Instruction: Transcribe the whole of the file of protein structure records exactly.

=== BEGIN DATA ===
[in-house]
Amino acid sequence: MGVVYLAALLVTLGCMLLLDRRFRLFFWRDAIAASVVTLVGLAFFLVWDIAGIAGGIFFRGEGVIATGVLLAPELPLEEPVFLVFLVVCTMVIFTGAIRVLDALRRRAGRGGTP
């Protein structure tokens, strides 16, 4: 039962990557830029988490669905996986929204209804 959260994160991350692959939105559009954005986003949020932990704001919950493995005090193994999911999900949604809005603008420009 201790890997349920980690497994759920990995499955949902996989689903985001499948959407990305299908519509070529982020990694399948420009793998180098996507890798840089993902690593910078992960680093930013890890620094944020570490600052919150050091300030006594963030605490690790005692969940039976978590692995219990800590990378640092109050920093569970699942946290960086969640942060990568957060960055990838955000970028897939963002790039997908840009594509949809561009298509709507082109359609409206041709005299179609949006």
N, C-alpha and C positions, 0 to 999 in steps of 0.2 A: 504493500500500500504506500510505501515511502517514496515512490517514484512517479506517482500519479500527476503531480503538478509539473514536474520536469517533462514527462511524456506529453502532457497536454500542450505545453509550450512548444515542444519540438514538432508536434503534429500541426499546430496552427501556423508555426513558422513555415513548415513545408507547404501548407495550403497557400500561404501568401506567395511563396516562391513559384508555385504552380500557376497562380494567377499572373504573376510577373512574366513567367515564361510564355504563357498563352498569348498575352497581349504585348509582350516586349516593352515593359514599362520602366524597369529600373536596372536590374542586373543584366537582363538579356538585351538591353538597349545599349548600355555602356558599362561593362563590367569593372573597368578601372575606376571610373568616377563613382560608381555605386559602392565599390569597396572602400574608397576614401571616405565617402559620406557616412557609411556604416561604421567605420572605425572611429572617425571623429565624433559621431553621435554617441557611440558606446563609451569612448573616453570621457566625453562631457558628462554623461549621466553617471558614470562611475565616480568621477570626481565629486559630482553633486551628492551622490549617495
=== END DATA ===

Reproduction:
[in-house]
Amino acid sequence: MGVVYLAALLVTLGCMLLLDRRFRLFFWRDAIAASVVTLVGLAFFLVWDIAGIAGGIFFRGEGVIATGVLLAPELPLEEPVFLVFLVVCTMVIFTGAIRVLDALRRRAGRGGTP
């Protein structure tokens, strides 16, 4: 039962990557830029988490669905996986929204209804 959260994160991350692959939105559009954005986003949020932990704001919950493995005090193994999911999900949604809005603008420009 201790890997349920980690497994759920990995499955949902996989689903985001499948959407990305299908519509070529982020990694399948420009793998180098996507890798840089993902690593910078992960680093930013890890620094944020570490600052919150050091300030006594963030605490690790005692969940039976978590692995219990800590990378640092109050920093569970699942946290960086969640942060990568957060960055990838955000970028897939963002790039997908840009594509949809561009298509709507082109359609409206041709005299179609949006």
N, C-alpha and C positions, 0 to 999 in steps of 0.2 A: 504493500500500500504506500510505501515511502517514496515512490517514484512517479506517482500519479500527476503531480503538478509539473514536474520536469517533462514527462511524456506529453502532457497536454500542450505545453509550450512548444515542444519540438514538432508536434503534429500541426499546430496552427501556423508555426513558422513555415513548415513545408507547404501548407495550403497557400500561404501568401506567395511563396516562391513559384508555385504552380500557376497562380494567377499572373504573376510577373512574366513567367515564361510564355504563357498563352498569348498575352497581349504585348509582350516586349516593352515593359514599362520602366524597369529600373536596372536590374542586373543584366537582363538579356538585351538591353538597349545599349548600355555602356558599362561593362563590367569593372573597368578601372575606376571610373568616377563613382560608381555605386559602392565599390569597396572602400574608397576614401571616405565617402559620406557616412557609411556604416561604421567605420572605425572611429572617425571623429565624433559621431553621435554617441557611440558606446563609451569612448573616453570621457566625453562631457558628462554623461549621466553617471558614470562611475565616480568621477570626481565629486559630482553633486551628492551622490549617495